I’m also working on identifying the author of a bronze sculpture. The signature is illegible, but the date is very clear: 1927. It’s quite attractive and reminds me of the work of Maillol. Particularly the very evenly round shape of the breasts. Unfortunately I’m confident it’s not a Maillol… but it may have been by an assistant/student etc.
These images are from a project called In My Skin about young people under 25 in the UK who are challenging their body image. I am looking at those who have had or are considering having cosmetic surgery in order to become more acceptable to themselves and achieve their ideal of being ‘beautiful’. Social consensus in Western society today is particularly focussed on physical beauty and achieving and maintaining the “perfect” face and body. Intertwined with this I am also documenting body dysmorphia as young people try and conform to this social expectation resulting in eating disorders and body transformation. Lastly I am documenting transgenderism and the struggle young people have to live within a body they were born into but have no affiliation with.
We tested everything in the guest wing for my cousin’s arrival on Wednesday. Wouldn’t you know… the water heater wasn’t working and something was wrong with the central heating. Now we’re scrambling to get everything fixed in time. I also have an appointment with the dentist on Monday, something I avoid like the plague- but I have a crown that’s loose.
I’m a bit exhausted by work. Mentally and physically. It’s very hard to keep everything in order in my head and still drink the amount I drink. I found someone who makes some rather beautiful tapestries from antique saris. We’re going to have one mounted on wood to hang over the sofa in the house I’m working on.
I’m also working on a Yixing tea-pot. It belongs to the same person who brought me the Böttger coffee pot that I mentioned a little while back. Both will probably be going to auction in London. It’s also worth quite a bit for such a little thing.
Yesterday we put the big mirror up in the larger living room. If you look at it from one sofa it reflects the big painting. From the other it reflects the pool- quite nice. I think we might keep it after all. I know when I say ‘I just want to see how it looks in the house’, Mike thinks I do it as a ploy to bring more stuff into the house (which he thinks is already over-furnished)- but it genuinely wasn’t- at least not consciously. I’ll put some pictures up later. We’re going out to lunch at a friend’s place. An apartment in the marina. Yesterday we were discussing communal living again. Our friend who was going to come live here for a while last year, but then didn’t because their place didn’t get rented, might be coming if they get renters this year. I’m feeling positive about it. There are parts of the house we never use. Some I honestly only see once or twice a year and even then it’s just to clean. What’s the point of all this empty space when it could be helpful to someone?
It arrived. When I bought it I’d just seen pictures and hadn’t looked closely at the design. As I sat in front of it yesterday (looking at the carving rather than at myself), the penny dropped. It’s a French ‘marriage mirror’. Something given to a bride on the day of her wedding. There’s a symbolic message in the pediment. Can you guess what it is? It’s quite romantic- I’m tempted to keep it!
The quality of the gilding is outstanding. It has a few points of missing decoration. Fortunately, very easy to repair (circled in red below) and I can do it myself. Having things this size and this delicate transported makes my stomach turn. Literally. I sometimes get so anxious I throw-up during the process (sorry for the visual). So taking it to a restorer would be unnecessary turmoil and I’m pretty good at moulding plaster on wire. Yesterday I did the wire and first layers of plaster. Today I’ll continue building up the plaster and when it’s dry I’ll sand it, apply clay and gild it. It ends up being much more stable (and secure) than carving and attaching wood. We’ll hang it once I’m finished with the restoration, meanwhile, here we are in the entrance hall.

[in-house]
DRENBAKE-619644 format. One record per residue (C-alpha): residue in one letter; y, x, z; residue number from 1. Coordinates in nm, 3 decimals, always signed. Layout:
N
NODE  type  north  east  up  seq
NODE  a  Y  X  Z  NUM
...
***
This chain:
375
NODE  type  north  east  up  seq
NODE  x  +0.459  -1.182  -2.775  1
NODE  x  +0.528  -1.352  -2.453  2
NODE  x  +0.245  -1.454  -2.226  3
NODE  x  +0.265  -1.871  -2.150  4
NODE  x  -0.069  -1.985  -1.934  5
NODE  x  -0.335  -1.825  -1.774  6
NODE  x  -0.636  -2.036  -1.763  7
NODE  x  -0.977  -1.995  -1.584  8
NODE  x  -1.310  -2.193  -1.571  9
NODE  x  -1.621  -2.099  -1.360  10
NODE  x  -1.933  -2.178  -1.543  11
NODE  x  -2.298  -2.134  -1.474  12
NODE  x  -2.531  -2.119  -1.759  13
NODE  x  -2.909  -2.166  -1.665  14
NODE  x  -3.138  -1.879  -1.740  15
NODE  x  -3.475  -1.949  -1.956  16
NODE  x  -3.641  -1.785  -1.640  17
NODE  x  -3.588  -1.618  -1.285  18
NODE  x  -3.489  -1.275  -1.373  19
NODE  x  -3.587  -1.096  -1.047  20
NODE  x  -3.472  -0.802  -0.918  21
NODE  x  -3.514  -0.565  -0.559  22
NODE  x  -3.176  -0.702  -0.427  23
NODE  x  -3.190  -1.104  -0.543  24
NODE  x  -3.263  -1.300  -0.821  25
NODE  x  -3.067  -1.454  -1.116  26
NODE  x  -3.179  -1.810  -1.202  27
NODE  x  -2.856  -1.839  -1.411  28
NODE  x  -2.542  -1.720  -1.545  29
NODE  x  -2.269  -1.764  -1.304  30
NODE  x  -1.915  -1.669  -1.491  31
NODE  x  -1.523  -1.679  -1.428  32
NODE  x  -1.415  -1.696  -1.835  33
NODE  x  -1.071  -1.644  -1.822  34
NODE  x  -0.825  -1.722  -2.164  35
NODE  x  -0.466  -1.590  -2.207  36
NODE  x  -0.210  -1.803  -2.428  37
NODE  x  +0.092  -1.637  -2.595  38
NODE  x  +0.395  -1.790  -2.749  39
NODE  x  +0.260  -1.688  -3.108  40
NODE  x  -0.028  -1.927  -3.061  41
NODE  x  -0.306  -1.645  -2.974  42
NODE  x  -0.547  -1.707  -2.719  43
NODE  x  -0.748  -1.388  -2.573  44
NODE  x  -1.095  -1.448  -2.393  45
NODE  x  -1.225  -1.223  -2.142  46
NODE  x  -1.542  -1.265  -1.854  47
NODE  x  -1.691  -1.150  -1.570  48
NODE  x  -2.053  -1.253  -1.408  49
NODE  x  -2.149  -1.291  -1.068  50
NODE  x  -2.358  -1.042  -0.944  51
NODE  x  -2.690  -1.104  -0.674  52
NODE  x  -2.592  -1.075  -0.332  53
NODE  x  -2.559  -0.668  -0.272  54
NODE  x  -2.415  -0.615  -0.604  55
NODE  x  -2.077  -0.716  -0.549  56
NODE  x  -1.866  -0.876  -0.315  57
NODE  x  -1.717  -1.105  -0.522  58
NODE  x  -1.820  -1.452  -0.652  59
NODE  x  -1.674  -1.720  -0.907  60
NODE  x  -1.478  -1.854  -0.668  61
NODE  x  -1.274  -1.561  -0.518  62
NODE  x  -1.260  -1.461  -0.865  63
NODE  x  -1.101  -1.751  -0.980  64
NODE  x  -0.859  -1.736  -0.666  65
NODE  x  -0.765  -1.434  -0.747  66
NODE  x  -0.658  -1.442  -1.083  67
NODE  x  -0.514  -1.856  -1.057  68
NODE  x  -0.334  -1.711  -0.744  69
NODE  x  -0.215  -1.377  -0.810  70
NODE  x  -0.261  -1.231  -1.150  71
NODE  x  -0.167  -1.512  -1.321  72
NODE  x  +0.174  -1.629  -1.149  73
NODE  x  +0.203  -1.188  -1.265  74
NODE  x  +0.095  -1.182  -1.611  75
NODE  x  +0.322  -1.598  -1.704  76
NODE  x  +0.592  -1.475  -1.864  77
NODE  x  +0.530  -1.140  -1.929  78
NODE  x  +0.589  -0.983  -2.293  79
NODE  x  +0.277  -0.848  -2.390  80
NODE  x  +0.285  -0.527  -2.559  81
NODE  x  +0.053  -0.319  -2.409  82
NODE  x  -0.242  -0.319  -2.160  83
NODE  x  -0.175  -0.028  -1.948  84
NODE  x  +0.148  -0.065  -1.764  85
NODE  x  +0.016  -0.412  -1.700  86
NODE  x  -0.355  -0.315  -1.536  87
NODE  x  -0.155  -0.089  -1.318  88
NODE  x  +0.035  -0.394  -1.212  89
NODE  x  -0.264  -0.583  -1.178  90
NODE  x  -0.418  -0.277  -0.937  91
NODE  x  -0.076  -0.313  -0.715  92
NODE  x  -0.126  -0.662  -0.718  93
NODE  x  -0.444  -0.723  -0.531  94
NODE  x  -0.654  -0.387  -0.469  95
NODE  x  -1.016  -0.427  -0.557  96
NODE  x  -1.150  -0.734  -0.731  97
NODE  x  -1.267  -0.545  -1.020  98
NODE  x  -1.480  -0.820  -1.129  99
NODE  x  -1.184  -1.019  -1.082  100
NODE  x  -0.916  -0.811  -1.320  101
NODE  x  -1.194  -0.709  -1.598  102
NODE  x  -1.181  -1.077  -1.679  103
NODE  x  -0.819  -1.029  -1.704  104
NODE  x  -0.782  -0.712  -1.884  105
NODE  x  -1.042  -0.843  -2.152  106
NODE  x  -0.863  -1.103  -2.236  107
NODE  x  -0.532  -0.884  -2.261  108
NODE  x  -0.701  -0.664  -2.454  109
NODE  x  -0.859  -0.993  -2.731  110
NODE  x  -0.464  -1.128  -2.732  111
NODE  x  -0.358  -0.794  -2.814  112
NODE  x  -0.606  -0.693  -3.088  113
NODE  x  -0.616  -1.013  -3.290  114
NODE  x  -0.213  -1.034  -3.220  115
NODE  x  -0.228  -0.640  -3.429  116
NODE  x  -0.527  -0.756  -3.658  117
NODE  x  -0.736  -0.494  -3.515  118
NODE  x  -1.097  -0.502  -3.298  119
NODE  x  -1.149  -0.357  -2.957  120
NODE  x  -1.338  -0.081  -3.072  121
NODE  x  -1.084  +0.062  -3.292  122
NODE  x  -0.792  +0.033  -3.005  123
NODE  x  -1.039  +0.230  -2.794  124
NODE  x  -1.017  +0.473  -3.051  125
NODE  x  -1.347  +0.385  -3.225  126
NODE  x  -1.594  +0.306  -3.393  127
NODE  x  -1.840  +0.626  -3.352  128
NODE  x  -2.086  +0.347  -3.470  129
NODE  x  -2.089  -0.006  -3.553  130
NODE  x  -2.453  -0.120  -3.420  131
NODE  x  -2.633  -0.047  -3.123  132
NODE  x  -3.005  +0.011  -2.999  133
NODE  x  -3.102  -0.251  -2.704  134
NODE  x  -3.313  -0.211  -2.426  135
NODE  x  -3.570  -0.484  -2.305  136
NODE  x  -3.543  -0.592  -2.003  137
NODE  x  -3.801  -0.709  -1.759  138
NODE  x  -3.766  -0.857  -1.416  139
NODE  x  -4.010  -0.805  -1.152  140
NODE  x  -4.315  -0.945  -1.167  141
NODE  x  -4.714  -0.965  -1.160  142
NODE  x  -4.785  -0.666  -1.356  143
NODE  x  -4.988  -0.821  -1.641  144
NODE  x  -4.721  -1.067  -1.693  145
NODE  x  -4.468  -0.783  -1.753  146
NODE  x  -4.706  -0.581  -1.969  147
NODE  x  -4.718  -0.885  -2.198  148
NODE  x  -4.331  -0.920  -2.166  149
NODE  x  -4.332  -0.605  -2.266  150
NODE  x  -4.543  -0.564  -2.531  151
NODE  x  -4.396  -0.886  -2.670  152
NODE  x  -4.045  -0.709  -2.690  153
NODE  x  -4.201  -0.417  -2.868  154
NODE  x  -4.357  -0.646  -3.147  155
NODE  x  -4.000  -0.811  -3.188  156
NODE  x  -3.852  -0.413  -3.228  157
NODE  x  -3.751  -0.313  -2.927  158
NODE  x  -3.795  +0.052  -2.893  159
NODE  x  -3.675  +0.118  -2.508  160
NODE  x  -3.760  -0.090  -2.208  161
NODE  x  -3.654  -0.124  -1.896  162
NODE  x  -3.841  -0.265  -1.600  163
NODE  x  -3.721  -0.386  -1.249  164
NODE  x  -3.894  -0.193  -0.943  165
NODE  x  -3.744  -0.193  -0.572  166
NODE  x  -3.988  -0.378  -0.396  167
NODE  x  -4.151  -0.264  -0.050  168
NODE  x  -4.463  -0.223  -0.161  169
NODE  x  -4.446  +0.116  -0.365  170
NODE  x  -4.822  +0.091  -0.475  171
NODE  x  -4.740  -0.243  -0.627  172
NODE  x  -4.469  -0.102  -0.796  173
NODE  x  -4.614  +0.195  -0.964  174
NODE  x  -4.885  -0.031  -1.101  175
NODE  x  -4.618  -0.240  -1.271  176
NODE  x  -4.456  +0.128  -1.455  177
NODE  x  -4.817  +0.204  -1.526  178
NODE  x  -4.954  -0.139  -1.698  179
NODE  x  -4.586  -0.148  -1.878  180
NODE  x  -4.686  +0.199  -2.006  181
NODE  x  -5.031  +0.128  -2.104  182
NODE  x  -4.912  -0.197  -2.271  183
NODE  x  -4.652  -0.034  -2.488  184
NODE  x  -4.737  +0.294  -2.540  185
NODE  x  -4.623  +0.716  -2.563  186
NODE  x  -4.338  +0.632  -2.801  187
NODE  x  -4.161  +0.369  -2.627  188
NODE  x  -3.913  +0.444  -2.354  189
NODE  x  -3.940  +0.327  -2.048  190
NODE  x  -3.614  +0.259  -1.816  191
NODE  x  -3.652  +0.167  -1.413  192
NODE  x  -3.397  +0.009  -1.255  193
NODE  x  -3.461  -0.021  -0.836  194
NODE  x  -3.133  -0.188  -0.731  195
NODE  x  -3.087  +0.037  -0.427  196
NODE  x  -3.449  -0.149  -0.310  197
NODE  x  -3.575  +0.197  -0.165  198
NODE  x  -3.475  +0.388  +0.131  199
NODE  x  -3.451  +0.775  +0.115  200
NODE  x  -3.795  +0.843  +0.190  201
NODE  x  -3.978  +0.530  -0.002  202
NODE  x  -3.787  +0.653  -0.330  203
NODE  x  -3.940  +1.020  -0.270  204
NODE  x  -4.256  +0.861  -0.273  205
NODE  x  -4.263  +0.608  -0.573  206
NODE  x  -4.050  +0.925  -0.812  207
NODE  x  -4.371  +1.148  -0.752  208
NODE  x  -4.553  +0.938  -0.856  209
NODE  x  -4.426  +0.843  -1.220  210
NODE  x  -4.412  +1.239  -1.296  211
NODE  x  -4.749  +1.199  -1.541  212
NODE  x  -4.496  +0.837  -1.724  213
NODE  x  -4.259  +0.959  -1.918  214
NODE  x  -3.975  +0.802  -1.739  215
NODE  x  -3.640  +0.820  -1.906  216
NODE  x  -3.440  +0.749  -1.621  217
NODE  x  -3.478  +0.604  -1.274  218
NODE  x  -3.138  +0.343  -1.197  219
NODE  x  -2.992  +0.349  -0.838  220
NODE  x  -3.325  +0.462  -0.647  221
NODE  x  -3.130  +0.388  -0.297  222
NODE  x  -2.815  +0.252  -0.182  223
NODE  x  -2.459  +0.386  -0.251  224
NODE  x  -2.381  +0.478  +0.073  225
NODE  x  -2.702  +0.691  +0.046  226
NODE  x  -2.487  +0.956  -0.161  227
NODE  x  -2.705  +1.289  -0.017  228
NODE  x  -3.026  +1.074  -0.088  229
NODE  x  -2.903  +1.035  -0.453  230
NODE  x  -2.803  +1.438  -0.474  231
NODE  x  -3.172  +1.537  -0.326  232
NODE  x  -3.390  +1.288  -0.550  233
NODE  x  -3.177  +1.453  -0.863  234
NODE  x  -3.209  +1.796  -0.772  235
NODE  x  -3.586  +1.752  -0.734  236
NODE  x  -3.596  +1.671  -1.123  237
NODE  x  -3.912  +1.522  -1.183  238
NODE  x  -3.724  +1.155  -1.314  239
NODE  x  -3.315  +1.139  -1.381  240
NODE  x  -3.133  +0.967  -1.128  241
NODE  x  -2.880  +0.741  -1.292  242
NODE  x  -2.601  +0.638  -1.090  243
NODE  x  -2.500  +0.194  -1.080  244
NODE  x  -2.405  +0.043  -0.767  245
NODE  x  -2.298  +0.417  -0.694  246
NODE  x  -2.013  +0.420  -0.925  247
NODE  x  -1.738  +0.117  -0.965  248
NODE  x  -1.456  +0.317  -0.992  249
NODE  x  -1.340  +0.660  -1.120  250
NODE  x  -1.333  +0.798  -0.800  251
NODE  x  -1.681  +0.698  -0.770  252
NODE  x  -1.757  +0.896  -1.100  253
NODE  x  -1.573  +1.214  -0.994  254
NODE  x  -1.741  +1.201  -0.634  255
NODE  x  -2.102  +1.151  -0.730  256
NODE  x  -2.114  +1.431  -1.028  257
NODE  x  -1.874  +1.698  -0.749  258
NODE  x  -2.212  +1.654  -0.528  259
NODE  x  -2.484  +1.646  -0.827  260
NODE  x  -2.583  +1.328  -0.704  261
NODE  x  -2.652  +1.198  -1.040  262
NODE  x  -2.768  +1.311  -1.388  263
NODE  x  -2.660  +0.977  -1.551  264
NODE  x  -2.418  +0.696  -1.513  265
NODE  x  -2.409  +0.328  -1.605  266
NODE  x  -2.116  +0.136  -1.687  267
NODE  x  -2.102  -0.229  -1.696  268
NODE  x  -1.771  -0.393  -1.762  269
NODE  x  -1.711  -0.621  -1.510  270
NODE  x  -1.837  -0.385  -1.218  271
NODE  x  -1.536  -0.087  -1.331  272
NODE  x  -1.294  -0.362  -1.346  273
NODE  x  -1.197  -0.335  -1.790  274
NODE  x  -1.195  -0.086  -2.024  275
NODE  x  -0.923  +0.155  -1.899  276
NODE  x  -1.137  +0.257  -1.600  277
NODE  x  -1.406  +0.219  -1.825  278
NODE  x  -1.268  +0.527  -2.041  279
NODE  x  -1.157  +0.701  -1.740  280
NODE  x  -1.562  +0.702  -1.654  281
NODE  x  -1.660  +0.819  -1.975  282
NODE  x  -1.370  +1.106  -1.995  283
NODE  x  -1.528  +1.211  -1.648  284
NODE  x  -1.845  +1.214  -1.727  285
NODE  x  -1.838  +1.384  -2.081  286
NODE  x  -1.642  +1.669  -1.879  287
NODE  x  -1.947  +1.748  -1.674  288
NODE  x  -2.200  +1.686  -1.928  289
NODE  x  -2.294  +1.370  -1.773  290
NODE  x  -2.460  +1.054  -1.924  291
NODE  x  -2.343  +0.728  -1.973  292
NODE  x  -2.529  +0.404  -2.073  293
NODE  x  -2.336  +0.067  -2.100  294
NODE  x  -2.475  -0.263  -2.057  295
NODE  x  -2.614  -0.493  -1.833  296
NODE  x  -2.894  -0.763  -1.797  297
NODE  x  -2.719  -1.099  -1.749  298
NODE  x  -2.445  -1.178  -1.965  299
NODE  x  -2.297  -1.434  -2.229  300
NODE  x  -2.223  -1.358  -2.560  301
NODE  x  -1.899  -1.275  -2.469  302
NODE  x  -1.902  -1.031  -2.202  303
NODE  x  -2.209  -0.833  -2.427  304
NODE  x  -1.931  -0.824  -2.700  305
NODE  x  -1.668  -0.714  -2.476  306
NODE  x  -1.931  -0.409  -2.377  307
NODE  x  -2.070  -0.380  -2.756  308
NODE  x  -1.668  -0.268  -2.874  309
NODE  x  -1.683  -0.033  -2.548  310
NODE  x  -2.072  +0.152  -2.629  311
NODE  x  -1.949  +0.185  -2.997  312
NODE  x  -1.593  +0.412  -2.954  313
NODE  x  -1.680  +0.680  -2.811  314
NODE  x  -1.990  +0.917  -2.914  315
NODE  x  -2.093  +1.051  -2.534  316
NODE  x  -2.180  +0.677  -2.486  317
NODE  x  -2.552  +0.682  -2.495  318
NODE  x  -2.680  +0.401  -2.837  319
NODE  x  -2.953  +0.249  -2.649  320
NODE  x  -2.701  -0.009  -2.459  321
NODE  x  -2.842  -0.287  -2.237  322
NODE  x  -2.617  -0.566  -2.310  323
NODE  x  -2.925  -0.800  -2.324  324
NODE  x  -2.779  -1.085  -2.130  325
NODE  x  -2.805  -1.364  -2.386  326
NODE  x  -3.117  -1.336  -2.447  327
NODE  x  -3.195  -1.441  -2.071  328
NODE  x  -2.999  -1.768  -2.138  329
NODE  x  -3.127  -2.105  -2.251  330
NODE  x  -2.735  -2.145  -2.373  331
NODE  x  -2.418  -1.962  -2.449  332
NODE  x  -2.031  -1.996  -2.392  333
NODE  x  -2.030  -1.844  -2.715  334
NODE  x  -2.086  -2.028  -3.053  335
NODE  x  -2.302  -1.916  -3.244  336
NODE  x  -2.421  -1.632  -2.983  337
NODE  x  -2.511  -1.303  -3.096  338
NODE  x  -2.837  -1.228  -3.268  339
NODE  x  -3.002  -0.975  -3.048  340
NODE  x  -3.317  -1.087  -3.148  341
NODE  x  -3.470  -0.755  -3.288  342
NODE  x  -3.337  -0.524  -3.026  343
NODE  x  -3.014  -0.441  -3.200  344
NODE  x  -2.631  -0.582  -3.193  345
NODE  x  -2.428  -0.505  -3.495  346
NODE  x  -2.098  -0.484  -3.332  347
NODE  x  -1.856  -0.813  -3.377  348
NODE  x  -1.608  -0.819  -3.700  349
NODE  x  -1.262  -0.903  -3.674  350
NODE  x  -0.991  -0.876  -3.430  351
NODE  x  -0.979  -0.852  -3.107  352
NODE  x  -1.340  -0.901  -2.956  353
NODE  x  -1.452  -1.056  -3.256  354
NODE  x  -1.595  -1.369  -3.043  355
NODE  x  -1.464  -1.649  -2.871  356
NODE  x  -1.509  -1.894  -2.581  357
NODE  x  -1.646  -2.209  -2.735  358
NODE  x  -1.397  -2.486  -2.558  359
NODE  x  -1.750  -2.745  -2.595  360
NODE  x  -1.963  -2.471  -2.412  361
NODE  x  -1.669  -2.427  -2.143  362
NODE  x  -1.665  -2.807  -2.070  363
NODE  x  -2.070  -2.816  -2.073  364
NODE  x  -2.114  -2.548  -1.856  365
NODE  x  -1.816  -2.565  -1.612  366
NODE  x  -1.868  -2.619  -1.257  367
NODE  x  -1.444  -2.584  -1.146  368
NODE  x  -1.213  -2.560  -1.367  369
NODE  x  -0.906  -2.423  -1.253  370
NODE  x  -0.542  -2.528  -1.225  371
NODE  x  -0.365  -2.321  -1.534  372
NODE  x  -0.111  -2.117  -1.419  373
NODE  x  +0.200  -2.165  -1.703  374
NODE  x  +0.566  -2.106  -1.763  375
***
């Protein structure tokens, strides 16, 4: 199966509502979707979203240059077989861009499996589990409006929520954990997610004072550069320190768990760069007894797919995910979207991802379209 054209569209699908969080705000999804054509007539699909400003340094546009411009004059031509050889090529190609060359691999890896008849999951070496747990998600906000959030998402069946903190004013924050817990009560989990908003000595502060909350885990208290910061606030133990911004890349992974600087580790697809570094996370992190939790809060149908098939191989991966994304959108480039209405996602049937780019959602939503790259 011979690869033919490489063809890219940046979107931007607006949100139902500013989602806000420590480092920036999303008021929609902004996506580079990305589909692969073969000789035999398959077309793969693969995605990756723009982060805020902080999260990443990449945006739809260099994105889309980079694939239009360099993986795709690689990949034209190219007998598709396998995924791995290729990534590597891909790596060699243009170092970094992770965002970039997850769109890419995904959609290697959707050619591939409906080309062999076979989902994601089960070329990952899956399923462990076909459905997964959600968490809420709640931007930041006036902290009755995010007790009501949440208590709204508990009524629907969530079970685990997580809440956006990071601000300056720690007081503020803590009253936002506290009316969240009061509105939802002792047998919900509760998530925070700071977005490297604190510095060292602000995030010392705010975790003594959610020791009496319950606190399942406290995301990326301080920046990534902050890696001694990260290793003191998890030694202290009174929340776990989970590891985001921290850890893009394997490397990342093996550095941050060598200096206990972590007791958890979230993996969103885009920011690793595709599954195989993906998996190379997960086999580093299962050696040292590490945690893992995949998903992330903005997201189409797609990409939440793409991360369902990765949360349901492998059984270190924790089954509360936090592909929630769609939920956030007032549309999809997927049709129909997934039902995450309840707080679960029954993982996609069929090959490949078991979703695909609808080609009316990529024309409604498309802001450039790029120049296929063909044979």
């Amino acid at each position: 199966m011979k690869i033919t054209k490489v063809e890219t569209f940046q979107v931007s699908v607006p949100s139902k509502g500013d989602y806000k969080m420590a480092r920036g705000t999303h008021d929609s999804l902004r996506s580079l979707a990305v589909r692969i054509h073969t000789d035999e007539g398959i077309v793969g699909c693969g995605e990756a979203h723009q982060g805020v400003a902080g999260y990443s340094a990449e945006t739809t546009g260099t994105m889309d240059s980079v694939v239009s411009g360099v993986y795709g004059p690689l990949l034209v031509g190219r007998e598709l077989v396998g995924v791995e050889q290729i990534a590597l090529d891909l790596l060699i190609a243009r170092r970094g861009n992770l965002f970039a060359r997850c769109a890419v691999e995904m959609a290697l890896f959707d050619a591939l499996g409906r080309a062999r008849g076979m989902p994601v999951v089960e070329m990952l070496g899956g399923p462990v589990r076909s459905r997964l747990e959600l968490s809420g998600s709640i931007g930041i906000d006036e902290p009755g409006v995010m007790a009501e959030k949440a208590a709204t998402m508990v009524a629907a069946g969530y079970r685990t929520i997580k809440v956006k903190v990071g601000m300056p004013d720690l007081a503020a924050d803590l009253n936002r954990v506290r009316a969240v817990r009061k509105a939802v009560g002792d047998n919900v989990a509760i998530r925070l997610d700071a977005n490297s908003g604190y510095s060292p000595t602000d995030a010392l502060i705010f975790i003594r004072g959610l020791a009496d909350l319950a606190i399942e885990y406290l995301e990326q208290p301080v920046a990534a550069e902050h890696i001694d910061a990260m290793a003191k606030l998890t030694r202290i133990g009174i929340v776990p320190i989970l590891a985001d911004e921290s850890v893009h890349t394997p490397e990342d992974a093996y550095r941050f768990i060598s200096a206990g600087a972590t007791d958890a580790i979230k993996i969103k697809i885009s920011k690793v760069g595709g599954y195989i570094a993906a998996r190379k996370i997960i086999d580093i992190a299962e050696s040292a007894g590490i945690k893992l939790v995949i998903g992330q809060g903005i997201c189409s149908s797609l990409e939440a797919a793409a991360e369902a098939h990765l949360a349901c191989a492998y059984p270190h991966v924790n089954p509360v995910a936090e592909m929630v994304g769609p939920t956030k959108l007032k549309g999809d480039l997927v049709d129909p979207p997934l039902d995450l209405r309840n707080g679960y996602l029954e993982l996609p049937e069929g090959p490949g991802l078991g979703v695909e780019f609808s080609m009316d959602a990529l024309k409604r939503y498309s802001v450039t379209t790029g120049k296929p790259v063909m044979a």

Exhibition of Northern European painting of the 19th and 20th centuries.
From 9 December 2012 to 5 May 2013, the Groninger Museum will present the exhibition entitled Nordic Art 1880 – 1920. This exhibition is a tribute to the peoples and cultures of the Nordic countries, and provides an overview of 19th and 20th-century North European painting. The splendid landscapes, portraits and scenes from everyday rural life display both the similarities and the differences between the Nordic countries. The exhibition focuses on the time when movements such as Realism, Naturalism and more divergent styles such as Symbolism and upcoming Modernism existed side by side.
This is going into the Sabine Medina online shop too. I-LOVE-IT! The tortoise-shell lacquer is stunning.
Sorry comments have gone unanswered lately… There’s a general strike today but I honestly cannot afford to participate- besides, I work from home so I doubt my working will be noticed
It’s been a rather busy few days. I was asked to start/manage an online shop for Sabine Medina Interior Design. It’s slightly different to what I normally do as she wants a very specific style (more rustic than me) and the focus is more on the style than the rarity. I suppose I’d call it decorative antiques. Popular 19th century chairs rather than signed 18th century Louis XV chairs. She also wants items that are priced within reach of the average person. I like the idea and Sabine is an amazing designer. She’s done things like the clubhouse at Valderrama Golf-Course and hotels and some really stunning homes. It’ll take very little time out of my week as it blends into my regular work and I admire her work so I’ve accepted the challenge. I’ve contacted a few people and I’ve started trying to put the whole thing together. You can see it here. In the next few days I’ll be adding tableware because she particularly likes my table settings and asked me to include a section of flatware/crystal/porcelain similar to what I use at home. I have a passion for old Christofle, so I’ll be including a good few sets by them. They’ve got the largest and heaviest cutlery on the market and the older sets are absolutely amazing in detail and quality.